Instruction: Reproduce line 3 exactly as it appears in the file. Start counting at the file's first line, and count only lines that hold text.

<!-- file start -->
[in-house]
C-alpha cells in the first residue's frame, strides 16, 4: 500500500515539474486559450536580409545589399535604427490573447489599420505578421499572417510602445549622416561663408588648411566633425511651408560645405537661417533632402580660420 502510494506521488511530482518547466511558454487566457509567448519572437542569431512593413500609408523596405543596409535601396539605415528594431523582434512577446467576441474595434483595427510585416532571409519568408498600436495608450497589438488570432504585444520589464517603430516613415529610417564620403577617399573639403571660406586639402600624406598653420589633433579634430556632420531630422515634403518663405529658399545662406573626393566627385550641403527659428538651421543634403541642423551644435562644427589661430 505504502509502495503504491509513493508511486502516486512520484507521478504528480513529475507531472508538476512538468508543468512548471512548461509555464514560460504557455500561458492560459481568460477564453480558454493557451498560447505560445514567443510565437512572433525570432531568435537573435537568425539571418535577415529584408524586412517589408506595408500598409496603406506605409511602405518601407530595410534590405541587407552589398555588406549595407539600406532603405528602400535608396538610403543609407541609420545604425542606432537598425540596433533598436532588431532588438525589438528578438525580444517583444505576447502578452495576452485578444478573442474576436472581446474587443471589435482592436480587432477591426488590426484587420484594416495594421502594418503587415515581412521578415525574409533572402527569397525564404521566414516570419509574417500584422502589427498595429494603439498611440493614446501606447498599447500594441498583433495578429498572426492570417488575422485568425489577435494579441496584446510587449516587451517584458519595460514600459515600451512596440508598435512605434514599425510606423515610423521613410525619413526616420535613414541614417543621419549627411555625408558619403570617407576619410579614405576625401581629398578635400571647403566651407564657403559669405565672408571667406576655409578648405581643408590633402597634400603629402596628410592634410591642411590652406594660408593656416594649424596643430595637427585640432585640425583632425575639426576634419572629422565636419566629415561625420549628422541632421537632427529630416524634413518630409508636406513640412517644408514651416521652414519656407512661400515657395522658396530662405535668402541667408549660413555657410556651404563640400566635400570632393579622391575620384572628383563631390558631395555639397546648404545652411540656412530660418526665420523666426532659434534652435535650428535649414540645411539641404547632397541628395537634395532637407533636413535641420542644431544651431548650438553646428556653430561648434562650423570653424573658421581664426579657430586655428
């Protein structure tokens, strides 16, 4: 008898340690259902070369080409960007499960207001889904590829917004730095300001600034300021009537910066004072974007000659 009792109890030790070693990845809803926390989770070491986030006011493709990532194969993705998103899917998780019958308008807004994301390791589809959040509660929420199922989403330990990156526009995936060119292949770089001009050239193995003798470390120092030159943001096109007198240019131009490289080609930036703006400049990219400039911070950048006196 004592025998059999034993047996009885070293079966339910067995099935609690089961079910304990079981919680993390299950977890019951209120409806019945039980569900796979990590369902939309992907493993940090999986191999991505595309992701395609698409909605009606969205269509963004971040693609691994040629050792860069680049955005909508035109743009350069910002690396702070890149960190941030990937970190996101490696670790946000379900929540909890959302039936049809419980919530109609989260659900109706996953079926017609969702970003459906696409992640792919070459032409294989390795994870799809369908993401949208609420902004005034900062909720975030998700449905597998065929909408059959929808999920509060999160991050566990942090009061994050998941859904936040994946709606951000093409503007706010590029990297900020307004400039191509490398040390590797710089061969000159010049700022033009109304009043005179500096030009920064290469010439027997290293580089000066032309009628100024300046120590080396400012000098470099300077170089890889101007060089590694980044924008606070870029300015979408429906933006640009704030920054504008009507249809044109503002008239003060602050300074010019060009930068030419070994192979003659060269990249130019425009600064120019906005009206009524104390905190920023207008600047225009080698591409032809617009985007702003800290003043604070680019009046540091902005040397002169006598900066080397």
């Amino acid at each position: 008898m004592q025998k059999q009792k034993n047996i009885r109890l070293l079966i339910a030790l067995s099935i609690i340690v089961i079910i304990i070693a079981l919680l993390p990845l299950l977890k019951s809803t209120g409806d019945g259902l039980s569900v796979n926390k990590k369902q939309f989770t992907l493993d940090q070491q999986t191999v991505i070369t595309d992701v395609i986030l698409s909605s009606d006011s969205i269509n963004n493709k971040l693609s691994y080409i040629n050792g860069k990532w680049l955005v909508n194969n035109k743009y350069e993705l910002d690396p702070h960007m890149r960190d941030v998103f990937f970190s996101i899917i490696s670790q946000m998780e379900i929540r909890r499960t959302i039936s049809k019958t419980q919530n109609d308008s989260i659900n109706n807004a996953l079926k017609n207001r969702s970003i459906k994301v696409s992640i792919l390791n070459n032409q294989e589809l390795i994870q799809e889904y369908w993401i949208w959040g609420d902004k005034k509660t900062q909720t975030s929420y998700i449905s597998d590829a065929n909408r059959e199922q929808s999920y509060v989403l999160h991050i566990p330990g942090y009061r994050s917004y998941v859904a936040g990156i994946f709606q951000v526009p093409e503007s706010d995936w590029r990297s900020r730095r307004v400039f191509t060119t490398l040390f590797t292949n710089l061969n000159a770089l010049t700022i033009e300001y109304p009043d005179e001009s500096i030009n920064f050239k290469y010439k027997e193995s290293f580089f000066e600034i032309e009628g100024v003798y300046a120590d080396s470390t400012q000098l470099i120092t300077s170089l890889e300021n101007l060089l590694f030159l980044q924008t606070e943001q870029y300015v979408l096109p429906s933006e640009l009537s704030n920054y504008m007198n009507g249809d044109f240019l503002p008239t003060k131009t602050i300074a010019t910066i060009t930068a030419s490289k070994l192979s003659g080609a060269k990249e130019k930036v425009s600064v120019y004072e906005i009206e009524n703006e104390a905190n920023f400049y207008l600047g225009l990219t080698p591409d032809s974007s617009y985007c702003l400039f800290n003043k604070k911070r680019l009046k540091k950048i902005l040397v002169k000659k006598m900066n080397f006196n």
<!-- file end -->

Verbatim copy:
């Protein structure tokens, strides 16, 4: 008898340690259902070369080409960007499960207001889904590829917004730095300001600034300021009537910066004072974007000659 009792109890030790070693990845809803926390989770070491986030006011493709990532194969993705998103899917998780019958308008807004994301390791589809959040509660929420199922989403330990990156526009995936060119292949770089001009050239193995003798470390120092030159943001096109007198240019131009490289080609930036703006400049990219400039911070950048006196 004592025998059999034993047996009885070293079966339910067995099935609690089961079910304990079981919680993390299950977890019951209120409806019945039980569900796979990590369902939309992907493993940090999986191999991505595309992701395609698409909605009606969205269509963004971040693609691994040629050792860069680049955005909508035109743009350069910002690396702070890149960190941030990937970190996101490696670790946000379900929540909890959302039936049809419980919530109609989260659900109706996953079926017609969702970003459906696409992640792919070459032409294989390795994870799809369908993401949208609420902004005034900062909720975030998700449905597998065929909408059959929808999920509060999160991050566990942090009061994050998941859904936040994946709606951000093409503007706010590029990297900020307004400039191509490398040390590797710089061969000159010049700022033009109304009043005179500096030009920064290469010439027997290293580089000066032309009628100024300046120590080396400012000098470099300077170089890889101007060089590694980044924008606070870029300015979408429906933006640009704030920054504008009507249809044109503002008239003060602050300074010019060009930068030419070994192979003659060269990249130019425009600064120019906005009206009524104390905190920023207008600047225009080698591409032809617009985007702003800290003043604070680019009046540091902005040397002169006598900066080397």